The smithlakes function plots 124 ICESat-detected active subglacial Antarctic lakes identified in a paper by Smith et al. For details of the underlying data, read the Smith paper and data documentation on the NSIDC website.
smithlakes smithlakes(LakeName) smithlakes(...,PatchProperty,PatchValue) smithlakes(...,'label') smithlakes(...,'label',TextProperty,TextValue) smithlakes(...,'xy') [hpatch,hlabel] = smithlabel(...)
smithlakes plots all 124 active subglacial lakes identified by Smith et al. By default, lakes are plotted as blue patch objects in geographic coordinates.
smithlakes(LakeName) plots only lake(s) containing LakeName. Many ice streams have multiple subglacial lakes. Use 'Whillans_2' to plot only the lake identified by Smith et al. as Whillans_2, or use 'Whillans' to plot all of the Whillans lakes.
smithlakes(...,PatchProperty,PatchValue) specifies patch properties such as 'facecolor', 'facealpha', 'edgecolor', 'linewidth', etc.
smithlakes(...,'label') places a text label on each plotted lake.
smithlakes(...,'label',TextProperty,TextValue) specifies text properties such as 'fontsize', 'color', etc.
smithlakes(...,'xy') plots in polar stereographic xy coordinates in meters.
[hpatch,hlabel] = smithlabel(...) returns handles for patch and label objects.
This function requires
- Chad Greene's Antarctic Mapping Tools for Matlab and
- Matlab's Mapping Toolbox
The first time you run smithlakes, the function will attempt to download the necessary data from the NSIDC website.
To plot all 124 active subglacial lakes identified by Smith et all, simply type
close % (closes Example 1 figure)
Example 1 is not terribly insightful. Typically we want to see these lakes in some sort of regional context. Zoom a 1200 km wide map to (82°S,134°W), use the ramp and basins functions to give a little context, then plot all lakes as default blue patches:
mapzoom(-82,-134,1200,'inset','sw') ramp basins smithlakes
close % (closes Exampe 2 figure)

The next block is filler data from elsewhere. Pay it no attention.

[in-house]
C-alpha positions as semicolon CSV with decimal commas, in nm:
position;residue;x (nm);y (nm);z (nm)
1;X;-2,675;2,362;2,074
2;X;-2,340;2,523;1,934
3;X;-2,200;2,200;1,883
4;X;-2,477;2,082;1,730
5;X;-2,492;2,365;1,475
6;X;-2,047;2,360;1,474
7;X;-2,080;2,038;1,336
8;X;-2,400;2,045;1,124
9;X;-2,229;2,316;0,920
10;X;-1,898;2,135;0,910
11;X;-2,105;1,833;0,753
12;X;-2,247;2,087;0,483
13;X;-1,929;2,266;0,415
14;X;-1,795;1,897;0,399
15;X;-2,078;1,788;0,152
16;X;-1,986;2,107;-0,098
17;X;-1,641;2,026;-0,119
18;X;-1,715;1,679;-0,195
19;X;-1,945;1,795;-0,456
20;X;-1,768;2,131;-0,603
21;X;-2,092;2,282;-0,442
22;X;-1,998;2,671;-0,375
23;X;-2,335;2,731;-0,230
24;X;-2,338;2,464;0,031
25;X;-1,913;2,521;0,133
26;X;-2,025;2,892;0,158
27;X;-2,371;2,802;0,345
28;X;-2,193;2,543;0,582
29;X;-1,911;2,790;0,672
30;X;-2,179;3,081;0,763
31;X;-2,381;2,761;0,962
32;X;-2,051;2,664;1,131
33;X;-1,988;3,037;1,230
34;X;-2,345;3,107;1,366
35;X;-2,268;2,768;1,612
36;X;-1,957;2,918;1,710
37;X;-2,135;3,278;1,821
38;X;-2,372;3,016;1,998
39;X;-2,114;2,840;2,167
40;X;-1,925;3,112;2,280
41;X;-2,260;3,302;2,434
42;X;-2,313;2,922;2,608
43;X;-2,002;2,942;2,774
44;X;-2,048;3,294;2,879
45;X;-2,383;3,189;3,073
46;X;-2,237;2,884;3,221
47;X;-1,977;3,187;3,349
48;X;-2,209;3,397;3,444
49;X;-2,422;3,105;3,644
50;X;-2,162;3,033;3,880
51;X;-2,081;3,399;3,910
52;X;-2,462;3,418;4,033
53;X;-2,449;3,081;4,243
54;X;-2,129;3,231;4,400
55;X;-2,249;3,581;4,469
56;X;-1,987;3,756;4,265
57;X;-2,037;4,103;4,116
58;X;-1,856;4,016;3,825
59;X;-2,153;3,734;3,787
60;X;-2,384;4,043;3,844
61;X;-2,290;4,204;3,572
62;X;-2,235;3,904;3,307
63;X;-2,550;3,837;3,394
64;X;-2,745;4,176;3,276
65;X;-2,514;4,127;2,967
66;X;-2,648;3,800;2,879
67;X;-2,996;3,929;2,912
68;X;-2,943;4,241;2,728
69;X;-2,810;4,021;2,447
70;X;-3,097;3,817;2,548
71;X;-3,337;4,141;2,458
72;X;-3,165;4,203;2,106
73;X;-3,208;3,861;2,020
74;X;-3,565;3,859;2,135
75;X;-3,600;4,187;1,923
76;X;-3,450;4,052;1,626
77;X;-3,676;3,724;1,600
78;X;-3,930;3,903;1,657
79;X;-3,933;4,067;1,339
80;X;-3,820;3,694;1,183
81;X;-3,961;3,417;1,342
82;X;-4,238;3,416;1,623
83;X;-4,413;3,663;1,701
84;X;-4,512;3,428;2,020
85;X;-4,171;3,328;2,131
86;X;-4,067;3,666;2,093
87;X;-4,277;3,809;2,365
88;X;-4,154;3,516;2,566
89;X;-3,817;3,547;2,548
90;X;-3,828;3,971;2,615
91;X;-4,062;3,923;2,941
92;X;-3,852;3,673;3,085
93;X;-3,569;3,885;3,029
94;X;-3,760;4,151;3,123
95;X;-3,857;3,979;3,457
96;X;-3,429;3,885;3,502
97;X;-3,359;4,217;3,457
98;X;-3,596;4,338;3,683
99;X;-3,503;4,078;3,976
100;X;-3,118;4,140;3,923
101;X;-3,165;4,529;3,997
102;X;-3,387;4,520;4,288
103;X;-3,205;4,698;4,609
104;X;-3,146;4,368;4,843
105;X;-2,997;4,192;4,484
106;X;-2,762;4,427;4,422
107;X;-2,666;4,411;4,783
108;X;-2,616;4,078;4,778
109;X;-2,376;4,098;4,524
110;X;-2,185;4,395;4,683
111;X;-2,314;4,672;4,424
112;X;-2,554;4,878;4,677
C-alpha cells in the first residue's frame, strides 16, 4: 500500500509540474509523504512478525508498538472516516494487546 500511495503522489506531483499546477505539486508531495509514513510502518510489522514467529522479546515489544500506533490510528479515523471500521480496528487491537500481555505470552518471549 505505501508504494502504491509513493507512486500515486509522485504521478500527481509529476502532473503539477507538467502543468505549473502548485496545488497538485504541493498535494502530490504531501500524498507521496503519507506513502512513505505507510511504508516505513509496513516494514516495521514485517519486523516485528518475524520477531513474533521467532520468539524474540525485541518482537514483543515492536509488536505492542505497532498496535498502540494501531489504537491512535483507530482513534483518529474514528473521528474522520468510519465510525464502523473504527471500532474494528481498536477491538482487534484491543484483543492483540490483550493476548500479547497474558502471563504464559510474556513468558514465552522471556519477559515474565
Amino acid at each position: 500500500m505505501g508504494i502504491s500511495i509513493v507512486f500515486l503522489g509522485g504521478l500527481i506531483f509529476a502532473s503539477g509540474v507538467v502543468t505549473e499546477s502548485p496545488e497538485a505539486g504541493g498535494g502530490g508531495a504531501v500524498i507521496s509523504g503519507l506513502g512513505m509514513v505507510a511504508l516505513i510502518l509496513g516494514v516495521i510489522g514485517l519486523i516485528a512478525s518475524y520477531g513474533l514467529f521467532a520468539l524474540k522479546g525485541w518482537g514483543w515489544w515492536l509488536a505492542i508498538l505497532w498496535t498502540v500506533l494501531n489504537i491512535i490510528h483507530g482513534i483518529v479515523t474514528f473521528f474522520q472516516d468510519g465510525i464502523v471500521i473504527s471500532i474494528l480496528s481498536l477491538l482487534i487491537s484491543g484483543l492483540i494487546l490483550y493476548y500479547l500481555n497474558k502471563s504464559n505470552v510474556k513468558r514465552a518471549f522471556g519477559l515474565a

Now let's get fancy. Start with a 350-kilometer-wide modismoa image of the area near Recovery Glacier. We'll overlay semitransparent color to indicate ice speed with measures, so I we need to freeze the current colormap with freezeColors. Below I'm specifying ice speed color with my paruly function, which mimics the new parula colormap. For added context, use the bedmap2 function to overlay gray surface elevation contour lines.
figure('position',[100 100 900 800]) modismoa('recovery glacier',350) freezeColors measures('speed',... 'recovery glacier',... 'mapwidth',350,... 'colormap',paruly(256),... 'colorbar','off',... 'facealpha',0.15,... 'inset','sw') % Overlay gray surface contour lines: bedmap2('surfc','zvals',100:100:1900,'color',[.7 .7 .7]) scalebar('location','se','length',50)
Now that we have our complicated map for context, let's plot a bunch of lakes. First, plot all 124 lakes as light blue patch objects. Below I'm using my rgb function, which turns intuitive color names into RGB values.
After plotting all lakes, highlight and label only the Recovery Glacier lakes using the commands below.
% Plot all lakes: smithlakes('facecolor',rgb('light blue')) % Plot and label only lakes starting with "Recovery": smithlakes('recovery',... 'facecolor',rgb('light blue'),... % make them light blue 'linewidth',2,... % with a thick black edge 'label',... % turn on text labels 'fontangle','italic',... % make 'em fancy italics 'fontweight','bold',... % embolden the labels 'color','red'); % make the text labels red
close % (closes figure from Example 3)
You might want to plot these lakes in polar stereographic x,y meters instead of geographic (lat,lon) coordinates. To do so, simply include 'xy' as an argument in the smithlakes function. Let's plot all the Whillans Ice Stream lakes in red using polar stereographic coordinates. For context, start by plotting the Landsat Image Mosaic with lima:
lima('whillans ice stream',700,'xy') smithlakes('Whillans','xy','facecolor','red') axis image % (tightens frame)
If you use this dataset for any reason, please cite the following:
Smith, B., I. Joughin, S. Tulaczyk, and H. Fricker. 2012. Antarctic Active Subglacial Lake Inventory from ICESat Altimetry. Boulder, Colorado USA: National Snow and Ice Data Center. http://dx.doi.org/10.7265/N57M05WS.
I also recommend reading and citing Smith et al.'s Journal of Glaciology paper that describes this data set. It's a good read!
This function and supporting documentation were written by Chad Greene of the University of Texas at Austin's Institute for Geophysics, July 2015.